Banks step up scrutiny after flare up of ‘liar loans’ in housing market
Here are the odds that two of the country’s biggest lenders have inadvertently given home loans to risky borrowers who may have lied about incomes in order to qualify for a mortgage: nil, they said.
Facing questions about their home-lending procedures, Royal Bank of Canada and Bank of Montreal said their internal checks are strong enough to weed out so-called “liar loans,” or applications that contain falsified information such as inflated income.
The questions, posed by industry analysts on a pair of conference calls, came in the wake of revelations last month from Home Capital, another big lender, that a small number of independent brokers it worked with lied about customer incomes to secure loans.
“When there’s an element in the market place of what I will call fraud … we take steps even further to see if we’ve noticed anything. And we haven’t,” Surjit Raipal, BMO’s chief risk officer, said on a conference call.
“We have good processes,” Jennifer Tory, RBC’s head of personal and commercial banking, said on a separate call Wednesday. “To add to that, we have ongoing fraud monitoring of our application process to detect and protect against mortgage fraud.”
Home Capital, the biggest non-bank lender in the country, said last month it learned that a very small number of third-party mortgage brokers in Ontario had lied about clients’ income statements.
RBC says it only generates mortgage business from within its own branch network, while BMO takes a small amount of business from third-party brokers.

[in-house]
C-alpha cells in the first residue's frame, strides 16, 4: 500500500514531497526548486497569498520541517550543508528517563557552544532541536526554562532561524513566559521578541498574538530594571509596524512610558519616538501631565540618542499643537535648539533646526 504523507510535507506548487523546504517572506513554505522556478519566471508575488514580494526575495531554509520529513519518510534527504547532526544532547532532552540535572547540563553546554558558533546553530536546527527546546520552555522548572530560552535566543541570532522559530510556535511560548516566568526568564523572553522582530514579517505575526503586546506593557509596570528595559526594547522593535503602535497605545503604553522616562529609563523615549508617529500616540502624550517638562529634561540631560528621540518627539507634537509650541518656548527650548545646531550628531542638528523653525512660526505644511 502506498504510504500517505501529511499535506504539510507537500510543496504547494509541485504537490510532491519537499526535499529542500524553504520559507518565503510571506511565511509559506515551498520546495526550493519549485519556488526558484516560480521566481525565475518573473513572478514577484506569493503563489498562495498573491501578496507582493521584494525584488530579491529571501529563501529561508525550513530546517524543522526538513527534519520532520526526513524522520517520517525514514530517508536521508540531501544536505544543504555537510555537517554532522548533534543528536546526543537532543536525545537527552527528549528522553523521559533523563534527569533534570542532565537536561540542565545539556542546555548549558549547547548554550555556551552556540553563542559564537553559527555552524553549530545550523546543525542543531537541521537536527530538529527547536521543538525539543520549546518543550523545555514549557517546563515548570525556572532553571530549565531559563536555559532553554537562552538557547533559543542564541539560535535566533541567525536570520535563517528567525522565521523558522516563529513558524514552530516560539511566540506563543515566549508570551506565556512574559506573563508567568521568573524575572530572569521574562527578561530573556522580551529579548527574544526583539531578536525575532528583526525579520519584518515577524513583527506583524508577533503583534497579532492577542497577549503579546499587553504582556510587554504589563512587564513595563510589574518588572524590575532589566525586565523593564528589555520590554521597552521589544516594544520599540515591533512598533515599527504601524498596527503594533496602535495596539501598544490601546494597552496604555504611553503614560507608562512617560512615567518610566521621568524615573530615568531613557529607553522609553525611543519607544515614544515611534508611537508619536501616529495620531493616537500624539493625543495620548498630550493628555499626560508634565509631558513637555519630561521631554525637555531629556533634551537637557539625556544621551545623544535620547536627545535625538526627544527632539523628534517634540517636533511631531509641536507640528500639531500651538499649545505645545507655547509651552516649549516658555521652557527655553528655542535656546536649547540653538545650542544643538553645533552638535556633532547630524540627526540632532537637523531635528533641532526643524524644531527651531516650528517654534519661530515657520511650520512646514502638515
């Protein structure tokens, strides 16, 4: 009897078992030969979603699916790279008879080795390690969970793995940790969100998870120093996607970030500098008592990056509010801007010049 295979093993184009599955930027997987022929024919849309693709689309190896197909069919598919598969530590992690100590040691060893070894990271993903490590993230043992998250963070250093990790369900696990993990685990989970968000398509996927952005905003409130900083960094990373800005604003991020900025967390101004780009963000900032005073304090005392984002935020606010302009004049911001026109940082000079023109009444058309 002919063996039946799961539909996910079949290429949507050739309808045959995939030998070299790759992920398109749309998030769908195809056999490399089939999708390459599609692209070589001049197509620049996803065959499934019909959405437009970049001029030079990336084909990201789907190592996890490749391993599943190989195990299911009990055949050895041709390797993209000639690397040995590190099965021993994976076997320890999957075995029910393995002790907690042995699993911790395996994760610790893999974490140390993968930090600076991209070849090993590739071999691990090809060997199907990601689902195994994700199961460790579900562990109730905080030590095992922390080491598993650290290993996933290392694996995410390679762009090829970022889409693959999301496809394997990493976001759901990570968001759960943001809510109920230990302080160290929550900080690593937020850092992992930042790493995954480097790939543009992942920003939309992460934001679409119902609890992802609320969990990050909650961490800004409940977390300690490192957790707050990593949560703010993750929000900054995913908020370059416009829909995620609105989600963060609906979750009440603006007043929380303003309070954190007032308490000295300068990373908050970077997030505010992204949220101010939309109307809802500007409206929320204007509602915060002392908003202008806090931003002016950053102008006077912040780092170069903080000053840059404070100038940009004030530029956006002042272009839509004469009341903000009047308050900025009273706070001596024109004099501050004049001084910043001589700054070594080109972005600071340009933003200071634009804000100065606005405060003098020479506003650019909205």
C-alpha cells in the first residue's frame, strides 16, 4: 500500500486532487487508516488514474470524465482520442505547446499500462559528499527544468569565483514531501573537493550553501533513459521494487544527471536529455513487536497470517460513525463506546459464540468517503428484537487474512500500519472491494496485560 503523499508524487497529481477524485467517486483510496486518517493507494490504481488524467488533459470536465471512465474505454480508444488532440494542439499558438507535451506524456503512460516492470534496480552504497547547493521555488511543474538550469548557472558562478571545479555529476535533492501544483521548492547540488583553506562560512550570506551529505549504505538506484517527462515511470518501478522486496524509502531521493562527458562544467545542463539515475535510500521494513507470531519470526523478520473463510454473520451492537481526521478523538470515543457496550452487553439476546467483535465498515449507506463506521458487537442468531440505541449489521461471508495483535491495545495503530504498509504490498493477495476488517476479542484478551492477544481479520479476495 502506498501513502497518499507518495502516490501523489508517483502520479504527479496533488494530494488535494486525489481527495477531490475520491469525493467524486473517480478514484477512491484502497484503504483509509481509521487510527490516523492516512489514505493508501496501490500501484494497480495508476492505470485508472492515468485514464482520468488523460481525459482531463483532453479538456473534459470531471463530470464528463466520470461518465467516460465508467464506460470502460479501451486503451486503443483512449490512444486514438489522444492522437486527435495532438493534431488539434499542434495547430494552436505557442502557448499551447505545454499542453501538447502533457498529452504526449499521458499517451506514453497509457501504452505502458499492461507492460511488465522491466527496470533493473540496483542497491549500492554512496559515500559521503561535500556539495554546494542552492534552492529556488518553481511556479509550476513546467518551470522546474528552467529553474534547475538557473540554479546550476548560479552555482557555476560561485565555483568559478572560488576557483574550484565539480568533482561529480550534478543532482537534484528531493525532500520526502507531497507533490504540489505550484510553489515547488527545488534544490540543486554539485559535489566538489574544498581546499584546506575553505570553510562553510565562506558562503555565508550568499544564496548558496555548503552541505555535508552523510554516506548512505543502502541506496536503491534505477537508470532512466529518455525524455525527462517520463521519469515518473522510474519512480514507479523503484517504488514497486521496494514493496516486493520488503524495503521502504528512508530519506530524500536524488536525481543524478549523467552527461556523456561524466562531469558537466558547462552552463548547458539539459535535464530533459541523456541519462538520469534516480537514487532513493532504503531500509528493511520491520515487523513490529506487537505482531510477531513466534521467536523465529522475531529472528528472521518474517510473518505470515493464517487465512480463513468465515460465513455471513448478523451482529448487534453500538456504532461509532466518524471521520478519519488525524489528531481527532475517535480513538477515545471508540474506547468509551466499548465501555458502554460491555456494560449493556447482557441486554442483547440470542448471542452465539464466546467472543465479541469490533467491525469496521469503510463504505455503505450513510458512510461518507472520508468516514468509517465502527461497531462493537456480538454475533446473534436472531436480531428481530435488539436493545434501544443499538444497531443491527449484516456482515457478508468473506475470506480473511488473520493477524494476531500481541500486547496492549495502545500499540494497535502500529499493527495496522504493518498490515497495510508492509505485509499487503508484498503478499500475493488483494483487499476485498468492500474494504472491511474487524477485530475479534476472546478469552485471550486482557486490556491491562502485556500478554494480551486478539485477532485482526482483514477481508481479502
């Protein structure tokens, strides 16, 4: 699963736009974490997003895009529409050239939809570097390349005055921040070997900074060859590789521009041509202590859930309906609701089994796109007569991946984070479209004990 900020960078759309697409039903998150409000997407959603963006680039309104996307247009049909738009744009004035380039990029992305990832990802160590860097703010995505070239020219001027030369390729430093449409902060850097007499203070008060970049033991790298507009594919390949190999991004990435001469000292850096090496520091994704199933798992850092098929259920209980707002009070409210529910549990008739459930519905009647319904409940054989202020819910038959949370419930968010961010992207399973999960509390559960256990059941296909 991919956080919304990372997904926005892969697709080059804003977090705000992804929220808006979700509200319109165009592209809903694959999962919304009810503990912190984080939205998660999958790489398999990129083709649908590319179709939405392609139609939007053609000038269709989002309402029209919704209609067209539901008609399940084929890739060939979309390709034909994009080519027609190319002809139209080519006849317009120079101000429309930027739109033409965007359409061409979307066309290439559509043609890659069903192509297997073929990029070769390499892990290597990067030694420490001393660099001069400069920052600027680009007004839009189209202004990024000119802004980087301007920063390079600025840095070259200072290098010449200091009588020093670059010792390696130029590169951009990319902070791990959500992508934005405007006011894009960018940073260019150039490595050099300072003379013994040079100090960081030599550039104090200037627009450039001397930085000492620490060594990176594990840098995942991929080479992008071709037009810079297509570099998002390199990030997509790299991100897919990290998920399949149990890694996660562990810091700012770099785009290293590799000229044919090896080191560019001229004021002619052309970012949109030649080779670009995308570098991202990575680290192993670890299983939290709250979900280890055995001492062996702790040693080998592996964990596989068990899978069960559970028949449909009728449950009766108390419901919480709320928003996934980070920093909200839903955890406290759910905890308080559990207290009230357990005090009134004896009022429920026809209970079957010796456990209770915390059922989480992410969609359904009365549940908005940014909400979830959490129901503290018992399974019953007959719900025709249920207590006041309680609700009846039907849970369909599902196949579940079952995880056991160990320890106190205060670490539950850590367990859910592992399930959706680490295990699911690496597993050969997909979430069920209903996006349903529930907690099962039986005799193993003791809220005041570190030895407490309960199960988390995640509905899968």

The Home Capital episode comes as home values spike in the biggest and already most expensive markets in Canada – Vancouver and Toronto. Prices for existing homes surged in each city last month the most since 2010 – spikes that are forcing buyers to take on increasingly larger loans compared to their incomes.
If certain mortgage customers attained home loans under false income claims, their ability to pay the bank back may be compromised, especially if they run into financial difficulty such as a job loss or declining income.
The Bank of Canada has cited high household debt (including mortgage debt) as the biggest domestic risk to the national economy.
On the two conference calls, analysts wanted to know if RBC and BMO took the additional step of calling an applicant’s employer to ensure income was accurately stated.
RBC’s Tory said the bank’s branch associates did so. BMO’s Raipal said he was confident BMO did, as well.
“The quality assurance program and the checks that we do, I’m sure encompass some calling. But I can’t tell you for sure right now,” Raipal said. “I’m sure we do, but I can’t tell you for certain.”
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